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Crime victims find healing through restorative justice
Dionne Wilson's husband, a San Leandro police officer, was killed in the line of duty seven years ago, but she says it took her a long time to find a way to really heal.
“For many years, I carried around so much vengeance and hate. I realized at a certain point I had nothing left. I had no more tools. I engaged in a lot of self-destructive behavior. I tried to buy my way out of my grief; I tried to drink my way out for a short period. Thankfully, I didn’t take that too far. And I just didn’t have a way to move past being embroiled in the moment,” says Wilson.
Wilson initially thought the trial and conviction of her husband’s murderer would bring her some sort of comfort or closure.
“I had this little light at the end of the tunnel,” she says. “I kept thinking, it’s almost over, he’s gonna get convicted. He’s gonna be on death row. I’m gonna feel better. I’m gonna feel better. And then when it happened, and he did get put on death row, I waited, and I waited, and I waited. And I thought, Huh, well, it really didn’t work. I don’t feel better, I feel worse. Because now I’m let down. Now this promise of making it right within our current system, it completely let me down. And so I realized that the only way out of it was a different route. I didn’t know exactly what that was, but that’s kind of a long story.”
Wilson decided to try restorative justice, and specifically a practice called "victim offender dialogue".
She got counseling to prepare her to meet a murderer, someone like the man who killed her husband. In Wilson’s case, she couldn’t actually confront the true offender, because he is on death row and appealing his conviction. So instead, she met with what’s called a surrogate. She says that helped her to begin her healing process. After meeting several surrogates face-to-face, talking about redemption, justice, and the searing pain of loss, Wilson finally felt ready to send a letter to the man who killed her husband.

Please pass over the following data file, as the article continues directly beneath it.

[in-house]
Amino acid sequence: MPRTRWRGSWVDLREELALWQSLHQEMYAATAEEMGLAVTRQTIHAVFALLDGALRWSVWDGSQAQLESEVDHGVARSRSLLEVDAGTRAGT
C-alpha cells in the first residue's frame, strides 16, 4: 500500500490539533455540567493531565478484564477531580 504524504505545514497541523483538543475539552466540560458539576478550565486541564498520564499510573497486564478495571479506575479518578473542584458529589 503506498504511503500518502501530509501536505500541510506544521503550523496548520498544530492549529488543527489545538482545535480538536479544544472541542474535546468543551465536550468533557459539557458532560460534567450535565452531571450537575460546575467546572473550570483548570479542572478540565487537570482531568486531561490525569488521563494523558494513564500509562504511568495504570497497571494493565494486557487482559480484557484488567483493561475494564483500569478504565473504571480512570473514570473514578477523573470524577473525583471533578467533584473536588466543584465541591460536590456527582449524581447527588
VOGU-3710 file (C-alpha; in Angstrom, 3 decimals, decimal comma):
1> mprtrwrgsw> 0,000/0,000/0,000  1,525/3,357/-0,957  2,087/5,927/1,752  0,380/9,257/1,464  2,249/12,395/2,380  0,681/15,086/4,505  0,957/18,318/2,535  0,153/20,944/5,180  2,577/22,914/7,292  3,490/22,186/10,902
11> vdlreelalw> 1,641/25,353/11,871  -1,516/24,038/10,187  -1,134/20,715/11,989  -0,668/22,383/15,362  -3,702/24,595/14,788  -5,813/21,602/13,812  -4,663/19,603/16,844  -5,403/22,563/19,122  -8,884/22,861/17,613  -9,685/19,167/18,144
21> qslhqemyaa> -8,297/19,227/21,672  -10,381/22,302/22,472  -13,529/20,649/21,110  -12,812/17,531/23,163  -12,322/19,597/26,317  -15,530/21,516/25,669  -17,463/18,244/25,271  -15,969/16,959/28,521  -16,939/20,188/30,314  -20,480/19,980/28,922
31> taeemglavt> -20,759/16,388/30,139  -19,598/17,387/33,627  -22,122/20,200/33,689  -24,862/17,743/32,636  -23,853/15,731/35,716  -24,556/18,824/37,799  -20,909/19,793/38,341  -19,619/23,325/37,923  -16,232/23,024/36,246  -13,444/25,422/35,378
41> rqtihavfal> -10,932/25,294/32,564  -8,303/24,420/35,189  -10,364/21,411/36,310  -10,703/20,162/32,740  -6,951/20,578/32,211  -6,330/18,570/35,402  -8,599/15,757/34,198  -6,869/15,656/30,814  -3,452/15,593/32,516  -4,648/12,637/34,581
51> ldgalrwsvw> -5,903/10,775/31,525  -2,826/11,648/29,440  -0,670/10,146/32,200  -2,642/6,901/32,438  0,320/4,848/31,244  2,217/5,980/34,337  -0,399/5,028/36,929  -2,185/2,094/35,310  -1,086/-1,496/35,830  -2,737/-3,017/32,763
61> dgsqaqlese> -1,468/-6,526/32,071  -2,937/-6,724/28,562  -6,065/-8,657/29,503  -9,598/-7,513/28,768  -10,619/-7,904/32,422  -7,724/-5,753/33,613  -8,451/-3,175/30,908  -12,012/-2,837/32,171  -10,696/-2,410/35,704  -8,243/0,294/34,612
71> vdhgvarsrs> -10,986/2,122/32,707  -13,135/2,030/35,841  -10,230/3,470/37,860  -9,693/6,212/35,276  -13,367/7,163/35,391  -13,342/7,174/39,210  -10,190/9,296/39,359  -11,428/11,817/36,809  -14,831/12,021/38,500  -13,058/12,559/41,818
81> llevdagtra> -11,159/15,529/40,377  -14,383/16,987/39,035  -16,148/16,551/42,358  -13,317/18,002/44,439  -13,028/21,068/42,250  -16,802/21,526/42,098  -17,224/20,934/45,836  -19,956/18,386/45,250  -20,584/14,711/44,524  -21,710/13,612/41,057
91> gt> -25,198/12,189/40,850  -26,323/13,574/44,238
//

“I started realizing the value of redemption and forgiveness,” she says. “It took me nine months to get it to him. It took a lot of work, a lot of searching, a lot of phone calls, a lot of begging and pleading. I finally was put in contact with his attorney, who was a wonderful woman, and it actually took me a couple of phone conversations to convince her that I didn’t have any ulterior motives, that I wasn’t trying to cause further harm.
“Knowing that he heard my words, that was really enough to give me so much healing. It was amazing the effect that it had on me and my life. What I really want to say to him is to not give up on the life that he has right now. Because I know that when you’re sitting in a cage and you know you’re going to die there - there’s just no question, you’re going to die there one way or another - that it’s really easy to lose hope and think that there’s no possible way that you can have a positive effect on the world, but I don’t believe that. I believe that he can.”
Sonya Shah is the advocacy director of the Insight Prison Project, which facilitates restorative justice meetings like the ones Wilson says changed her life. She says restorative justice invites a fundamental shift in how we do and think about justice. "We know that our current criminal justice system is based on retribution. Retribution meaning punishment, and 'eye for an eye'. If I commit a crime, lock me up, throw away the key, take away all my resources. And expect that somehow I’m going to change, to figure out what I’ve done.
“In that process, what’s missing is nobody actually asks me as a person who’s committed a crime what I’ve done. And nobody actually gives me an opportunity to take accountability. And on the side of a survivor, the victim of the crime, nobody asks that victim what they need. What the impact of the harm was. And what does the victim think the obligation is on the side of the person who’s committed the harm. Victims are just used often to convict.